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Would The Cubs Consider Releasing Edwin Jackson?

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This isn't as abstract a question as you might think.

Dennis Wierzbicki-USA TODAY Sports

Perhaps the question I've asked in the headline to this post is a bit premature, considering Edwin Jackson is Thursday night's scheduled starter and might have a chance to redeem himself from his last 11 outings, only one or two of which could even be considered "decent."

I raise this question because of this article about the Phillies' Ryan Howard, whose career has been in tatters pretty much since his ghastly Achilles injury that ended the Phils' 2011 division series against the Cardinals. The key parts of that rather long article are these:

Multiple sources say the team has also discussed moving on without Howard. The team has floated his name in trade talks but Howard is owed the remainder of $25 million for this season and $60 million over the next two seasons. No team is interested in taking on that amount of money -- or even part of it because the Phils know they’d have to eat a large portion of Howard’s salary -- for a declining player.

The logical next step is to release Howard. Sources say team officials have discussed the possibility of paying off Howard and moving on without him after the season.

Paying him off? Sixty million dollars just eaten? That would be by far the largest amount of money ever given to a player who was simply released. I believe the record is still the $22 million the Diamondbacks gave Russ Ortiz when they let him go in 2006. Ortiz went on to pitch for four other teams, poorly, before finally hanging it up in 2010. But Arizona wound up paying for the vast bulk of that post-2006 performance; other teams paid just a pro-rated portion of the MLB minimum, until Ortiz' Arizona contract expired.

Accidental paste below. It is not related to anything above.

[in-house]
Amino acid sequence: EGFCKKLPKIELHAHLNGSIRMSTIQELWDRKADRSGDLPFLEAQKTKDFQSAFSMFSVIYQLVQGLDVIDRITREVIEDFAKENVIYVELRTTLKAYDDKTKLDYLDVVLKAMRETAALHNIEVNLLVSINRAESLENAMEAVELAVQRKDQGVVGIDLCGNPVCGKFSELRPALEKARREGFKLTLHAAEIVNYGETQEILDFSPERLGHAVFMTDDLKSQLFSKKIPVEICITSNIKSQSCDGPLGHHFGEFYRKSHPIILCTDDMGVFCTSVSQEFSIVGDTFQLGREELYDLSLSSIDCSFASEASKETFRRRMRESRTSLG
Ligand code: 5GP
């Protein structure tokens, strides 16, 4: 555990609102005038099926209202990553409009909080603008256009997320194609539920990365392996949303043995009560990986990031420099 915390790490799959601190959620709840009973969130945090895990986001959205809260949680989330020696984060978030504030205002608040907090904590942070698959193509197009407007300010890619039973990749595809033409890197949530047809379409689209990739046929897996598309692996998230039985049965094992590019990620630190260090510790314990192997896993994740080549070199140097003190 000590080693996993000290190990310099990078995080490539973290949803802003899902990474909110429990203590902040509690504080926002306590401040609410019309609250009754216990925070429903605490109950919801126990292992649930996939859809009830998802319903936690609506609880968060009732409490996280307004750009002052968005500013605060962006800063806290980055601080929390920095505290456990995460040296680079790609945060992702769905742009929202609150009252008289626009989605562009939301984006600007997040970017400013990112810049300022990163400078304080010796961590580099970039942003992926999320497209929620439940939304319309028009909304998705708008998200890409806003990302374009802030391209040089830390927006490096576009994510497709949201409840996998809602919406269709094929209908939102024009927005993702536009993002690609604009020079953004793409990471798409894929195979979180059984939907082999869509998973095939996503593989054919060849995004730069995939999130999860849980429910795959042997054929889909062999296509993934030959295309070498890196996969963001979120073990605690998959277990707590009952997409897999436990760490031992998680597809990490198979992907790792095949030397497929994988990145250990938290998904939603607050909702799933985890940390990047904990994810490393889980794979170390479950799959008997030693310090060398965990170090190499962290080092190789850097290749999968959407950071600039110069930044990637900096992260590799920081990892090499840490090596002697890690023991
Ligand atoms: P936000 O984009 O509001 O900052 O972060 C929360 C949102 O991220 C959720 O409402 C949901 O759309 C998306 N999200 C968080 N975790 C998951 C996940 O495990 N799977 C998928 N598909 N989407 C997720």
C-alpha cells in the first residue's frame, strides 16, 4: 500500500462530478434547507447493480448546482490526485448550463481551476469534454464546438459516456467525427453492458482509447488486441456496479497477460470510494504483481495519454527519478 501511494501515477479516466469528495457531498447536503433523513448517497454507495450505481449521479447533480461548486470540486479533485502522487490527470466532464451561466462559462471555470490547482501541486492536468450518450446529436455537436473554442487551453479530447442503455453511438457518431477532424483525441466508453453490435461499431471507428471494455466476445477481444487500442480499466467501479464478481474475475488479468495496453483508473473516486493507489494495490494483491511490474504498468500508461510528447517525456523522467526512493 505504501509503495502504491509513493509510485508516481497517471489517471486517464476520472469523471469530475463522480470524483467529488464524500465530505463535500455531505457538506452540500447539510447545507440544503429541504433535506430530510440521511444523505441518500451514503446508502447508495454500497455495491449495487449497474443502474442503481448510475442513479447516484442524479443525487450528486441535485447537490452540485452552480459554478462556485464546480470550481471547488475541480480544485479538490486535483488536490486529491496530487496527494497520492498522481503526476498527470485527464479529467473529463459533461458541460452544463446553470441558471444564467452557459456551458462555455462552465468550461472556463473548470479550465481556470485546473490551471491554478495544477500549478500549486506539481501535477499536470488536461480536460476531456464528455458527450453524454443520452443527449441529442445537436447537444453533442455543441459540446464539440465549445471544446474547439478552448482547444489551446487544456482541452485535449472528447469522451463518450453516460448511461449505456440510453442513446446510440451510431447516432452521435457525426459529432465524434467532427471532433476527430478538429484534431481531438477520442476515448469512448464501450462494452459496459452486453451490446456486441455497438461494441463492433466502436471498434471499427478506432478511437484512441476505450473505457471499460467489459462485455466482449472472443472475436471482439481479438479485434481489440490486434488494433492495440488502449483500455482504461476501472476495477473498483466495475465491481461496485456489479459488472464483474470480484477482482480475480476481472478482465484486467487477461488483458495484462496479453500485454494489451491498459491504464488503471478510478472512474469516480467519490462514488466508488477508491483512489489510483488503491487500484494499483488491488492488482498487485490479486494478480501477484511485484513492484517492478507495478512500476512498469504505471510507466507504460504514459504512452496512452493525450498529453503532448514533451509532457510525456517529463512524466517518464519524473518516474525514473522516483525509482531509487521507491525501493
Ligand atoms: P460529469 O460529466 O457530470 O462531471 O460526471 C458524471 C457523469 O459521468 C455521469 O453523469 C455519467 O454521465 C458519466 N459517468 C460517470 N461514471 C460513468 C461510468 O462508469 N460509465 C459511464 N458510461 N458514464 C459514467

If the Phillies are willing to do this, why couldn't the Cubs do it with Jackson? He's owed $22 million for 2015 and 2016, and about $4 million for the rest of this year. His performance has been awful this year, with -0.9 bWAR, below replacement value. Add that to the -1.3 bWAR he posted in 2013, and Jackson's tenure with the Cubs has been pretty much a complete failure.

There have been rumors that the Yankees might be interested in trading for him, and if the Cubs would eat a good chunk of that contract and get a lottery-ticket A-ball pitcher in return, that would be a success, I'd think. But if that doesn't happen, I wouldn't mind seeing the Cubs simply release Jackson. They can get better production out of just about anyone -- it would probably be better to have Chris Rusin take the rest of Jackson's starts this year.

What say you? If the Phillies are willing to eat $60 million, couldn't the Cubs eat less than half of that?